A federal court has ruled that Wisconsin must issue accurate birth certificates for children of married same-sex couples. Yes, even more than a year after national marriage equality, we’re still having to go to court to protect our families.
The U.S. District Court for the Western District of Wisconsin ruled that Wisconsin must issue an accurate birth certificate listing both Chelsea and Jessamy Torres, a married lesbian couple, as the parents of their son, and for all other married same-sex couples.
The couple, who live in Madison, were married in New York in September 2012, and about a year later, started to plan a family, said Lambda Legal, which represented the couple. Chelsea became pregnant after several attempts using assisted reproductive technology.
Her pregnancy was healthy overall—but when labor began, things started to go downhill. Chelsea was in labor for 72 hours and their son’s heart rate dropped dramatically at one point, requiring an emergency C-section. (Editorial note: The same thing happened to my spouse and son. It’s the most frightening thing in the world.) Their son was in intensive care for several days afterwards.
The hospital staff were welcoming, it seems, referring to Jessamy as “Big Mom” (she’s 6’3″) and Chelsea as “Little Mom,” (she’s 5’6”).
The staff then instructed Jessamy to fill out the “father” part of the birth certificate application. A couple of weeks later, Chelsea received a form from the Wisconsin Department of Health Services asking for confirmation of the information that was provided to generate a birth certificate. Jessamy was not mentioned at all, “effectively erasing her from the family in the eyes of the State” said Lambda Legal.
In September, Lambda Legal filed a motion for summary judgment, leading to today’s ruling in the family’s favor—and that of all Wisconsin same-sex parents and their children who need accurate birth certificates.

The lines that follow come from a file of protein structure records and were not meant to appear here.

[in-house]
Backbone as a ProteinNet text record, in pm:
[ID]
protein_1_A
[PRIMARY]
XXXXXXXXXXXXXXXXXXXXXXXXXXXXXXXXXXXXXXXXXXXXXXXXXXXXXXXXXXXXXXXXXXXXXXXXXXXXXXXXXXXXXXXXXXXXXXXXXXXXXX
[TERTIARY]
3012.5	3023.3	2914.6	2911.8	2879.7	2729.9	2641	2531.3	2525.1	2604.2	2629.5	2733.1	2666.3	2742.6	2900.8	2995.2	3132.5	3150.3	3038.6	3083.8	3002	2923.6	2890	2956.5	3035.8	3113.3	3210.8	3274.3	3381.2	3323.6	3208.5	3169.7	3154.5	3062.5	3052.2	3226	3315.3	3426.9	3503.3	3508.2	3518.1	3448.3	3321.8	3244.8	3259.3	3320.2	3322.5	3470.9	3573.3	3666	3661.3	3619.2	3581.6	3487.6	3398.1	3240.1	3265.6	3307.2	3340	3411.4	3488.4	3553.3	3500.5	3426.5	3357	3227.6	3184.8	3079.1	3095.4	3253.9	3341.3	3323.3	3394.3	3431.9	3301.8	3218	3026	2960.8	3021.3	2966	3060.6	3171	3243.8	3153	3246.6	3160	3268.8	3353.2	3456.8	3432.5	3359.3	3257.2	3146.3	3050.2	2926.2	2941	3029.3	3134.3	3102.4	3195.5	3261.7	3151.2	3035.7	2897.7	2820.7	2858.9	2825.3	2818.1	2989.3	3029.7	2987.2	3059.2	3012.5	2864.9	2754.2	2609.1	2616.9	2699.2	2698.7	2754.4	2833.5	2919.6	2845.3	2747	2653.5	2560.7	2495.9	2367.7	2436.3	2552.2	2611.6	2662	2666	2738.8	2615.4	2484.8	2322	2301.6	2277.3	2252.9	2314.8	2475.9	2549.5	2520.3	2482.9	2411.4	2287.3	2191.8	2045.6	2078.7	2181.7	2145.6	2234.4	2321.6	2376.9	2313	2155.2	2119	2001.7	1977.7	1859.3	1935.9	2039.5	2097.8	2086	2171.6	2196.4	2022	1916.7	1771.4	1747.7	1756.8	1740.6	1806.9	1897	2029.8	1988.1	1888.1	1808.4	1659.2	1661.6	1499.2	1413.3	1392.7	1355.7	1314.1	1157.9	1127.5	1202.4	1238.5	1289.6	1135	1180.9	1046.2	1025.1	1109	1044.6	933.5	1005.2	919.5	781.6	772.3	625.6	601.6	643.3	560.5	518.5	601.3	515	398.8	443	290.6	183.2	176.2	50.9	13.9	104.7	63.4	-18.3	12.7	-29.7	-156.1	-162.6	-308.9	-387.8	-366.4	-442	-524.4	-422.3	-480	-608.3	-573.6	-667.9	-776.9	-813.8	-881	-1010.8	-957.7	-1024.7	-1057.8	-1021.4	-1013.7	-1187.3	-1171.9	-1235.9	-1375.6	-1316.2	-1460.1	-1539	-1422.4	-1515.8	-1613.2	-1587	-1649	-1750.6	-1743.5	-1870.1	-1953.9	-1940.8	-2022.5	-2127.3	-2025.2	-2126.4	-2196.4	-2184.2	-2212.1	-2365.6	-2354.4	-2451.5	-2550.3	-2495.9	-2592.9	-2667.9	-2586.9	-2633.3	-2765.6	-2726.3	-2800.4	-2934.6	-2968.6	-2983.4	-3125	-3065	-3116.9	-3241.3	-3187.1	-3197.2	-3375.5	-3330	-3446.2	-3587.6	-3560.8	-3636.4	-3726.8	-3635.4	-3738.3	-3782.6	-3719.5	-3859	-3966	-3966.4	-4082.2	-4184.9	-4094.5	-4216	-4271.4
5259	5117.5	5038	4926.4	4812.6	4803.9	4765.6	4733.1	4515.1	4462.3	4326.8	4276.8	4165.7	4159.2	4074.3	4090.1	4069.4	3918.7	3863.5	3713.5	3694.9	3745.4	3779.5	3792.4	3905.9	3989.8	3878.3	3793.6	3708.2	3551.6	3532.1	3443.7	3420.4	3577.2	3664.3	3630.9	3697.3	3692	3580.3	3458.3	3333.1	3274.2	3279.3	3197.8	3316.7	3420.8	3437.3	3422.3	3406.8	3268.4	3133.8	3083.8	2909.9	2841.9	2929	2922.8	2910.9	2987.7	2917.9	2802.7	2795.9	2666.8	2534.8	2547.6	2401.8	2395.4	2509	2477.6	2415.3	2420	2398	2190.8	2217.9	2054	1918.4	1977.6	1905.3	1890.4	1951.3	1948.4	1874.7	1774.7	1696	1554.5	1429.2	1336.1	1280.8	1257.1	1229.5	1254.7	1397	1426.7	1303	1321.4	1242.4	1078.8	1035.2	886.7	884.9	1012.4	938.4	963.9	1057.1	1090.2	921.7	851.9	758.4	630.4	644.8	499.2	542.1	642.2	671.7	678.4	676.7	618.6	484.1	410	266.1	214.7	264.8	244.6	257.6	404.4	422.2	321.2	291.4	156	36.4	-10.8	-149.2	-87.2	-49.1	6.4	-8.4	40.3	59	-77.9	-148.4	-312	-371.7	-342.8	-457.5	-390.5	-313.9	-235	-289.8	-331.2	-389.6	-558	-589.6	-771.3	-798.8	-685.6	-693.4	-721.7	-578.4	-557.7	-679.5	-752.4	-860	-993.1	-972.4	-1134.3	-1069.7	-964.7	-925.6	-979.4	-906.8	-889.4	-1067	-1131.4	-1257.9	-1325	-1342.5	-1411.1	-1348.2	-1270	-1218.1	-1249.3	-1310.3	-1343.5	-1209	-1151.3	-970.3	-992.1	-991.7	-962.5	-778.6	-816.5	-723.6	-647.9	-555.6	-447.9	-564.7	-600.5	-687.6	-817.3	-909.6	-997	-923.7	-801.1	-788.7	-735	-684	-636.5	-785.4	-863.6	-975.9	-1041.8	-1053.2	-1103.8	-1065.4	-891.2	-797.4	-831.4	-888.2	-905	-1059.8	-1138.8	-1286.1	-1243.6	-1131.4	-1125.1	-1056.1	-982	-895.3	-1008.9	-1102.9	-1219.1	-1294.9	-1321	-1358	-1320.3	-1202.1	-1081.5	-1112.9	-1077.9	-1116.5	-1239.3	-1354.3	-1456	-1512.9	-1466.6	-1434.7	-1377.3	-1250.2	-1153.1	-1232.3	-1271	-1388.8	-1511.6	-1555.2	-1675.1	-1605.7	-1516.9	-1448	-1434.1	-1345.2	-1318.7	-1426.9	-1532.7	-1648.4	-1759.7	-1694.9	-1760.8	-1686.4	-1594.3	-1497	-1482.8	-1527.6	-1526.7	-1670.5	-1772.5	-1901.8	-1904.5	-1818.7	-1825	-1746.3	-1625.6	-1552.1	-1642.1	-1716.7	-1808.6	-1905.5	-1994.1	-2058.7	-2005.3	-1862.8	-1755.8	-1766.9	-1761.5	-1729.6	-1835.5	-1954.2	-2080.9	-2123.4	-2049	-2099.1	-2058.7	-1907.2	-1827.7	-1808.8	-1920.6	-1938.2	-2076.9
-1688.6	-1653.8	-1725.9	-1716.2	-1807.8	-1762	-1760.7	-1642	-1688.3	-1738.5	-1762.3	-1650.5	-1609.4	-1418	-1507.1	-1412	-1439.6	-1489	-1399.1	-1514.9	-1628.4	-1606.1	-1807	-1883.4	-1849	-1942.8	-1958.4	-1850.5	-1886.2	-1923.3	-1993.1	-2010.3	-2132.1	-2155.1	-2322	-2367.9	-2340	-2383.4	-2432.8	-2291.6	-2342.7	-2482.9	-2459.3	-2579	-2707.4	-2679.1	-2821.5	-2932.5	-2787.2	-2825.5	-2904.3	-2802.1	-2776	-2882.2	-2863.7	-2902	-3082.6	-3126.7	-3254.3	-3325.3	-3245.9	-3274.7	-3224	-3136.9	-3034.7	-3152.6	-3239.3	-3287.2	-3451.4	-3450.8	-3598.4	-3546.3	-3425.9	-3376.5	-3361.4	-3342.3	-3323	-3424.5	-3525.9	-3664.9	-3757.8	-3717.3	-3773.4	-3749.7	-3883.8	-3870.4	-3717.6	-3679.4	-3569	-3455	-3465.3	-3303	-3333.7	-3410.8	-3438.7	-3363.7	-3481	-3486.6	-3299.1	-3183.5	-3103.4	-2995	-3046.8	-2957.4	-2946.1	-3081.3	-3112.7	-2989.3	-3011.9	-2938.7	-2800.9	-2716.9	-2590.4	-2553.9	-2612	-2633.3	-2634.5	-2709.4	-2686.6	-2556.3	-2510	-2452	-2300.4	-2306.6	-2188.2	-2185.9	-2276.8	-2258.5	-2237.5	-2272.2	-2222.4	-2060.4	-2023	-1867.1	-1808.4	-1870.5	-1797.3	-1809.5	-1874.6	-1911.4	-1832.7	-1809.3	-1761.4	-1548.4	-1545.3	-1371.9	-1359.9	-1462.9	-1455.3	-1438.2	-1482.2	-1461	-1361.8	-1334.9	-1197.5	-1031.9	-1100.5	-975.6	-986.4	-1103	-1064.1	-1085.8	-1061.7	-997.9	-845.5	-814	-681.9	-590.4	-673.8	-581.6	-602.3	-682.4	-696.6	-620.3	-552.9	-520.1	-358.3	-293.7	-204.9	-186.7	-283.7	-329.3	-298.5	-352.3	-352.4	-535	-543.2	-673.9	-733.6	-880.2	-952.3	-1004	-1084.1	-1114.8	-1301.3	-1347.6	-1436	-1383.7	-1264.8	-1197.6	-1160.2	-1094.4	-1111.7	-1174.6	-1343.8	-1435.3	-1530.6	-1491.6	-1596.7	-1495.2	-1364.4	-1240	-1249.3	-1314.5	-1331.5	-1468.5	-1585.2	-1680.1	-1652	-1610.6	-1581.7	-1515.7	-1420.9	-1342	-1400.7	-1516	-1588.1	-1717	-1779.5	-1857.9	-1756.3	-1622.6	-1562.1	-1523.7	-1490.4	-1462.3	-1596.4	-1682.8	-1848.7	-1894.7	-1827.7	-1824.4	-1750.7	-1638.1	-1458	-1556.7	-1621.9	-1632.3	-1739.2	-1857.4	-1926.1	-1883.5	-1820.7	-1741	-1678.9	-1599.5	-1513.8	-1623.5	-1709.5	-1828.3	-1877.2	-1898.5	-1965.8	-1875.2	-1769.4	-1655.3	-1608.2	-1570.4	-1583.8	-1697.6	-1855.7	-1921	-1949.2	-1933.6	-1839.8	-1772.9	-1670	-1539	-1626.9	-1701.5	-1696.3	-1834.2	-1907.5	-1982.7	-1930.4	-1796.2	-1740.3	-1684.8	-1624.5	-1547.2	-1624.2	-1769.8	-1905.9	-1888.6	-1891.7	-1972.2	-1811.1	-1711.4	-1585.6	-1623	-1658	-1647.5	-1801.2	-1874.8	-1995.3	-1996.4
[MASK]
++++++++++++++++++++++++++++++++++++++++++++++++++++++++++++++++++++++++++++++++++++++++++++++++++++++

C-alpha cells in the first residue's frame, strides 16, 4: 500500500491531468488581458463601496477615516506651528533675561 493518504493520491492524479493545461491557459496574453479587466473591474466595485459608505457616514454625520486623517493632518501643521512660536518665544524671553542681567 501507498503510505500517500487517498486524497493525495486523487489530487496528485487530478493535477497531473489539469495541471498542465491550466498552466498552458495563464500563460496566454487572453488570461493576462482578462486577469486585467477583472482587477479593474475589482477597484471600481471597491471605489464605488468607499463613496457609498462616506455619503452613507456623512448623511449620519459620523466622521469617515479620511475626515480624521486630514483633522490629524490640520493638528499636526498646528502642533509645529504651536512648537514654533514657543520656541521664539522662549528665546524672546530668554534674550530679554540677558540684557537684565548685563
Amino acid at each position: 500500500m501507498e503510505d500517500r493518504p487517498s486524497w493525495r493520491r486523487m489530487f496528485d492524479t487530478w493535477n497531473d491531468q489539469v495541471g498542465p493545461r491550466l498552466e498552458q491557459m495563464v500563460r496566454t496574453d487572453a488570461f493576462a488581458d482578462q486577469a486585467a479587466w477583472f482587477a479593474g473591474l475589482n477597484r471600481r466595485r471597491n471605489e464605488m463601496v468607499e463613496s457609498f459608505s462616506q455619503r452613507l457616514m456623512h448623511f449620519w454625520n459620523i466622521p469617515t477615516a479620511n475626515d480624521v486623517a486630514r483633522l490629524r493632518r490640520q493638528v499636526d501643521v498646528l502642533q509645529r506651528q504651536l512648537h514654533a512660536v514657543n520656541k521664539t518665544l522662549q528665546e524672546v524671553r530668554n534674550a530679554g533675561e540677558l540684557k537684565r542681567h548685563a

Lambda Staff Attorney Kyle Palazzolo noted that the scope of the decision was heartening: “While we brought this case solely on behalf of Jessamy, Chelsea, their son and certain other families who used reproductive technology to have children, the court emphasized that other Wisconsin families have been unfairly denied two-parent birth certificates, too. The court stated that the Wisconsin Department of Health Services should act quickly to issue corrected birth certificates to these children, and update their forms to respect same-sex couples and their families, or face future lawsuits.”
Lambda notes that they have also successfully litigated on behalf of married same-sex couples seeking accurate birth certificates for their children in Iowa and have filed a lawsuit on behalf of Melissa and Meredith Weiss, lesbian moms in North Carolina in a similar situation. A decision is pending. And Federal courts in Florida and Indiana have also recently ruled to apply the spousal presumption of parentage to married same-sex couples equally in those states.
Don’t forget, though, folks: Birth certificates are vital pieces of paperwork, but being on a child’s birth certificate alone may still not be enough for someone to be recognized as a parent in all jurisdictions and circumstances. Second-parent adoptions or court judgments of parentage are still recommended by many LGBTQ family law experts.